With all the discussions lately in NWCU about prospective league restructuring and rule changes, it is worth highlighting where the issue in our sport actually lies.
It is in qualifying cricket.
A quick glance at league tables and scorecards will tell you two things: There are less teams entering. Bready had five teams, Donemana four and Brigade three teams. This is no longer the case.
The teams are of a poorer quality. I have played the majority of my cricket career in 2nd XI cricket. Wind the clock back 10 years, and I can recall playing against the likes of Craig Young, David and Brian Scanlon, Robert and David Rankin, Stuart Thompson, Andy Britton, Andy McBrine and others. They learned how to play the game at 2nd XI before going on to become great senior cricketers in their own right.
Nowadays, the facts are that talented youngster are drifting away from the game because they just donít fancy playing qualifying cricket.
At the other end of the scale, experienced senior cricketers arenít dropping down the leagues because it is no enticing to them.
I captained Ardmore 2nd XI in 2019. It was more of an administrative role than a cricketing one.
A brief glance at the workload:
- Cajole 11 men into playing. This can only be down once the Senior team has been picked. Any unforeseen circumstances or drop-outs, which happen every week, and Friday nights are spent on the phone begging.
- Prepare a wicket to play on and cut the outfield.
- Tea. Each player is expected to bring a fivers worth of sandwiches or buns, and then the captain has to find someone to assemble the tea.
- Come match day, we are pushing the covers on and off, marking the wickets, laying the boundary markers and 30 yard circle. The away dressing room needs swept and readied.
- Have to make sure someone is preparing and serving drinks.
- Umpires. There are none. So two players are required to do rolling 10 over shifts. Their remit is to turn down 95% of appeals and deal with ensuing protests.
- Scorers. Again, itís 10 over shifts marking the book.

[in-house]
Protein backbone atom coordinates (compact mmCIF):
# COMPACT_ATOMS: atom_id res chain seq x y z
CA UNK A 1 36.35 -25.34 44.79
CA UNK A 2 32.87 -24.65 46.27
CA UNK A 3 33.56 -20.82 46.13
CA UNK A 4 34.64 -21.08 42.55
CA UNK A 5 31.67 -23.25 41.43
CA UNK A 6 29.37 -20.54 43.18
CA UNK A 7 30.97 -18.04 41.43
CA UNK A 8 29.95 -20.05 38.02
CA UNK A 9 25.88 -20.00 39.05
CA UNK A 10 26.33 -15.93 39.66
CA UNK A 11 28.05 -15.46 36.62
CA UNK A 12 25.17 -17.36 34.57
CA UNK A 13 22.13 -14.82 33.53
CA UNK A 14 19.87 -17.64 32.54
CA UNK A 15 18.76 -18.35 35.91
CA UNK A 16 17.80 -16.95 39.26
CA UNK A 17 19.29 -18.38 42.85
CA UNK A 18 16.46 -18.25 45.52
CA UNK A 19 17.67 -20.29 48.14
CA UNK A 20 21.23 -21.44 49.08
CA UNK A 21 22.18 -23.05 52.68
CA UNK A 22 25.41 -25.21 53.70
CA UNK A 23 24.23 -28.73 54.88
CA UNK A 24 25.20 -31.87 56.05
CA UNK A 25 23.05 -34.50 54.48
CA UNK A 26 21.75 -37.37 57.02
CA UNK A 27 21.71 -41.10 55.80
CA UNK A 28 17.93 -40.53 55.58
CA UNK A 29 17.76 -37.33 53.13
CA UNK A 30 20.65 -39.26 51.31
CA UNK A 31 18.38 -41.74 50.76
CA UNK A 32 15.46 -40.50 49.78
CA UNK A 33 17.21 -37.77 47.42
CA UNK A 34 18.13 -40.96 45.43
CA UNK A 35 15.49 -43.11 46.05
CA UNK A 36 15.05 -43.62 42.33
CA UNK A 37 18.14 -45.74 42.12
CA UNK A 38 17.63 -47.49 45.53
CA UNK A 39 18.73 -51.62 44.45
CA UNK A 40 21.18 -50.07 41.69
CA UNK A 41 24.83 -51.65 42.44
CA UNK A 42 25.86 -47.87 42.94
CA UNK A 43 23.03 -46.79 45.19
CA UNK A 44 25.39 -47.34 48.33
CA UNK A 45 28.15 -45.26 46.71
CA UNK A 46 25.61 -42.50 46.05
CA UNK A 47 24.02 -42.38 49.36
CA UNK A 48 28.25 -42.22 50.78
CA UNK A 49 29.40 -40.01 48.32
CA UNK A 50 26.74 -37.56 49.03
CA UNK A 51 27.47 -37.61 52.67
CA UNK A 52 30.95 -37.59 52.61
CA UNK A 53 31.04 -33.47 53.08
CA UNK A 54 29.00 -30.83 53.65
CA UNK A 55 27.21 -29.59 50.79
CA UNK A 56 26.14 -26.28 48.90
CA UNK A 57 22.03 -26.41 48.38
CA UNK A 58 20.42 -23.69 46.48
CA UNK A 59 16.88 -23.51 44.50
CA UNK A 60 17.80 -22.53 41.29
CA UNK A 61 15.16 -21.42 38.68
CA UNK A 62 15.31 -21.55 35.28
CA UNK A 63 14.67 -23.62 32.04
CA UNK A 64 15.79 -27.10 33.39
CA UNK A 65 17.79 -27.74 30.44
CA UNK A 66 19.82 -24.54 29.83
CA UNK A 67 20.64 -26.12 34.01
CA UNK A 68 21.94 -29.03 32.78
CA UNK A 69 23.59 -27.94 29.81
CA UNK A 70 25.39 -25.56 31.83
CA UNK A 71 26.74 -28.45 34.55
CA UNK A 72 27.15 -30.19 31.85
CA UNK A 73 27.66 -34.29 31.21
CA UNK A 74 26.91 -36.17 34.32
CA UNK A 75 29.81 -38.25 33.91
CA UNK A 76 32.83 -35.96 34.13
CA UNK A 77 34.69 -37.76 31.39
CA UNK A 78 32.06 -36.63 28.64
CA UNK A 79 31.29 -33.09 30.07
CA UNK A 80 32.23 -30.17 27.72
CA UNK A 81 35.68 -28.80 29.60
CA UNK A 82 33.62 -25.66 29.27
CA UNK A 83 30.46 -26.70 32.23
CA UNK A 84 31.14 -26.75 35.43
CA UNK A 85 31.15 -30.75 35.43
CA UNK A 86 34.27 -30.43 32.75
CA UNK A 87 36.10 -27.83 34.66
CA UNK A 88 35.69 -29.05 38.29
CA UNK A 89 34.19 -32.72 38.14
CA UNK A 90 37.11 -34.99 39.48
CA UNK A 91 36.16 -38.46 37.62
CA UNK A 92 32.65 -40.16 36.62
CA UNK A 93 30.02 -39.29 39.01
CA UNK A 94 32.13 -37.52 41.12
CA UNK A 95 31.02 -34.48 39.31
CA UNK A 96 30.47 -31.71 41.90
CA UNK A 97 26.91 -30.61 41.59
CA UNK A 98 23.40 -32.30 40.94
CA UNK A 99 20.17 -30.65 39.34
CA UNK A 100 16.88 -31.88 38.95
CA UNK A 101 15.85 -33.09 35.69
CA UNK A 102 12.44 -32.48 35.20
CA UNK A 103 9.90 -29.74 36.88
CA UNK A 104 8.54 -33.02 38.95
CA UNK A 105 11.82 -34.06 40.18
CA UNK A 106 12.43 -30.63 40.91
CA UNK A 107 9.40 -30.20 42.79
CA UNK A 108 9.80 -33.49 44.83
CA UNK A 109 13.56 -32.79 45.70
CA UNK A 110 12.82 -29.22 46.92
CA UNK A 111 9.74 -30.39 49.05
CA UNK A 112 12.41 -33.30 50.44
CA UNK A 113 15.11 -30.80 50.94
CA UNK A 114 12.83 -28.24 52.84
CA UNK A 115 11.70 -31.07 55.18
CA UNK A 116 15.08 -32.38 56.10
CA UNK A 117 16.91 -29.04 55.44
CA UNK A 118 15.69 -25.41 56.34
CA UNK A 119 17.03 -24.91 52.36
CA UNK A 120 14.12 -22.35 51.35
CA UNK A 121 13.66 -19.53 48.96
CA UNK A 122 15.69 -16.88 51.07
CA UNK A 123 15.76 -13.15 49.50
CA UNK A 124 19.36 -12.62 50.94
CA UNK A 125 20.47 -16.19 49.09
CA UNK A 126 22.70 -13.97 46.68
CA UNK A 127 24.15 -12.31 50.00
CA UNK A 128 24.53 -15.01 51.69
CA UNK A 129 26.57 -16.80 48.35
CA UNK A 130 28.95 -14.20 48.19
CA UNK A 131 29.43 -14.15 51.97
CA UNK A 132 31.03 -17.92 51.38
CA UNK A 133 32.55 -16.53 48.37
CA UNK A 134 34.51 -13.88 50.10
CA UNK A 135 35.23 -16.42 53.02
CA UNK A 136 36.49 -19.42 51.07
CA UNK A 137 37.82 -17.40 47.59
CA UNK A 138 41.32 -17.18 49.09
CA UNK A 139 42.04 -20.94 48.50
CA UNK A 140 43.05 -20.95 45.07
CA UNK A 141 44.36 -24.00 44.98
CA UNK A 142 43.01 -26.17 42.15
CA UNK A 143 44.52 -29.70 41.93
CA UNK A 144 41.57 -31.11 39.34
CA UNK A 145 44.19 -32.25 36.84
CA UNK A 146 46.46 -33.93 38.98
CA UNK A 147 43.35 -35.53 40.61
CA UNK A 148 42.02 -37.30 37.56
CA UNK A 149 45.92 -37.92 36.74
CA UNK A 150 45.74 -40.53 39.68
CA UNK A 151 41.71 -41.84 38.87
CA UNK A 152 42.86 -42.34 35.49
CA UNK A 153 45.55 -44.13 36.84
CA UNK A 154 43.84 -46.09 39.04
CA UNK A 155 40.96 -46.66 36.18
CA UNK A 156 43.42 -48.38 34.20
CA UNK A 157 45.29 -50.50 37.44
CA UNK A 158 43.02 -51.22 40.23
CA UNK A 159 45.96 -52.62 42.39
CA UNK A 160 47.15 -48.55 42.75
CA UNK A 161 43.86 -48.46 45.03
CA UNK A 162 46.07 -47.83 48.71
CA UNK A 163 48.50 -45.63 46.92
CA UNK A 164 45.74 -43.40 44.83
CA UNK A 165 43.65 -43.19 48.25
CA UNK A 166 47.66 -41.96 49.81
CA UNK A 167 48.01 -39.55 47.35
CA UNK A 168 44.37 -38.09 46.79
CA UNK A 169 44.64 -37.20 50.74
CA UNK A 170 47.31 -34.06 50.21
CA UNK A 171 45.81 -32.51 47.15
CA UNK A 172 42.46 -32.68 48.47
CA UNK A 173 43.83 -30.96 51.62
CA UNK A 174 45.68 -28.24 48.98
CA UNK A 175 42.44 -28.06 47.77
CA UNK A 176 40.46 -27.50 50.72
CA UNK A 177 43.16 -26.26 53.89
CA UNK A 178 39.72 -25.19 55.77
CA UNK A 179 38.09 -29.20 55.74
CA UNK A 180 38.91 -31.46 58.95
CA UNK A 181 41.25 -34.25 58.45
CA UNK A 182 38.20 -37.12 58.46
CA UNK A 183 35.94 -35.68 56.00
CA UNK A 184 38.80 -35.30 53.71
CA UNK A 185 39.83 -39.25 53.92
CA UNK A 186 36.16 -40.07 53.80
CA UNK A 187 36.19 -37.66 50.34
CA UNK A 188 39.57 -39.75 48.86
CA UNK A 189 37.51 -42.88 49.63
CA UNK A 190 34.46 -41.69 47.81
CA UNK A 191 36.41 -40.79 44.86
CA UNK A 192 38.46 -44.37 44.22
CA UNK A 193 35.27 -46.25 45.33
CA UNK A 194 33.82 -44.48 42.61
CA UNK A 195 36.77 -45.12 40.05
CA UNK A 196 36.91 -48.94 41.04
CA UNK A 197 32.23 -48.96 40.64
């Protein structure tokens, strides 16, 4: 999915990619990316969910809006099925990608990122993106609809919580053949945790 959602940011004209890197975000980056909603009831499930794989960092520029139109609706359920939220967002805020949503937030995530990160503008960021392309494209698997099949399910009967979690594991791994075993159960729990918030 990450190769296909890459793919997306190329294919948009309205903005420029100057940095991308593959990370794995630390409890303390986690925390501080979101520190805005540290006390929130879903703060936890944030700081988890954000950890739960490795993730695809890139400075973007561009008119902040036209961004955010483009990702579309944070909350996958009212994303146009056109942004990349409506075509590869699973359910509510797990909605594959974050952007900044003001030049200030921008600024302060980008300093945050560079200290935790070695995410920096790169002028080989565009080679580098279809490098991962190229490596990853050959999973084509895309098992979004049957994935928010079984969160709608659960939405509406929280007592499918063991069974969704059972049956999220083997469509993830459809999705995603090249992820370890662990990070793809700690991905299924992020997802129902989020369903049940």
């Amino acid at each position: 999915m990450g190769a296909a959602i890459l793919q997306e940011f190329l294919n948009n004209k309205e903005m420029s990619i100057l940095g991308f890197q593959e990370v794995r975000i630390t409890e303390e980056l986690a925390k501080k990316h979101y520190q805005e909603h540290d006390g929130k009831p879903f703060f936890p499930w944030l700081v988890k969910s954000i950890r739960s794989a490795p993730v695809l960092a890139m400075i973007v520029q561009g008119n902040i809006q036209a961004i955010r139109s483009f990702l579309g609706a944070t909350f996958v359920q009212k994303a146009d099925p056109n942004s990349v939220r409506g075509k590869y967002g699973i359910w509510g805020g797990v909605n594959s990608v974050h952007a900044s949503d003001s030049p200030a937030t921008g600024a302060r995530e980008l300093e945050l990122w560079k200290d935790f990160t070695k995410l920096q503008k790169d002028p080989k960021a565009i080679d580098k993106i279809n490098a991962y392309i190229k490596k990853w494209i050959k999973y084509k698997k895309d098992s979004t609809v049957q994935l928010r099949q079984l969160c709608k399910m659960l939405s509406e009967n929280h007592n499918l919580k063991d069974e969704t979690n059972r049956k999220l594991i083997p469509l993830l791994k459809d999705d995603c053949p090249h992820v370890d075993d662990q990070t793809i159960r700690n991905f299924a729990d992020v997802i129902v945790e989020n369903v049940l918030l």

- At the conclusion of play, and between innings, there is more groundwork required.
I play cricket because I love it, and love my club. You can see, however, why Qualifying cricket is not exactly an enticing prospect for young cricketers or aging veterans.
I have played a fair amount of senior cricket too in my time, and I can assure you it is completely different. Everything is done for you, you just have to turn up and focus on performance.
At Ardmore, I can think of a fair few youngsters who have drifted away from the game because they donít fancy playing the administrative rigmarole that is intermediate cricket.
At the other end of the scale, some of our retired senior men donít fancy it either. Now, I know a lot of that is just part of the deal and wonít change. At least, though, if there were umpires every week coordinating some of these tasks and overseeing the game, it would reduce a fair bit of the game and make it feel less like a knockabout in the park.
I refuse to accept that the money canít be found, or that there isnít a creative way to subsidise the umpires fee. Itís simple economics, offer a higher rate per game and more umpires will be willing to give up their weekends. £37.50 is not much recompense for a full days work by anyoneís standards.
In five years time, we would see a real effect on Senior cricket. More talented youngsters playing a higher standard of qualifying cricket would help safeguard the quality of our senior leagues.
To our administrators, making qualifying cricket more attractive is an easy fix. Find the money for umpires before carving up our tried and tested structures.